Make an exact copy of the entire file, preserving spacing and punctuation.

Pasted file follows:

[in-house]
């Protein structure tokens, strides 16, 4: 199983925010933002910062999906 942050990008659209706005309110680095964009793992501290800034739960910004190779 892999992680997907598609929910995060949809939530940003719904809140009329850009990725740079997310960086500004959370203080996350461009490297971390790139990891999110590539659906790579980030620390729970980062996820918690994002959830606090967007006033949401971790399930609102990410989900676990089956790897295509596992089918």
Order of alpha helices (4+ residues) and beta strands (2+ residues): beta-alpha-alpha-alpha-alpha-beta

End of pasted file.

[in-house]
């Protein structure tokens, strides 16, 4: 199983925010933002910062999906 942050990008659209706005309110680095964009793992501290800034739960910004190779 892999992680997907598609929910995060949809939530940003719904809140009329850009990725740079997310960086500004959370203080996350461009490297971390790139990891999110590539659906790579980030620390729970980062996820918690994002959830606090967007006033949401971790399930609102990410989900676990089956790897295509596992089918």
Order of alpha helices (4+ residues) and beta strands (2+ residues): beta-alpha-alpha-alpha-alpha-beta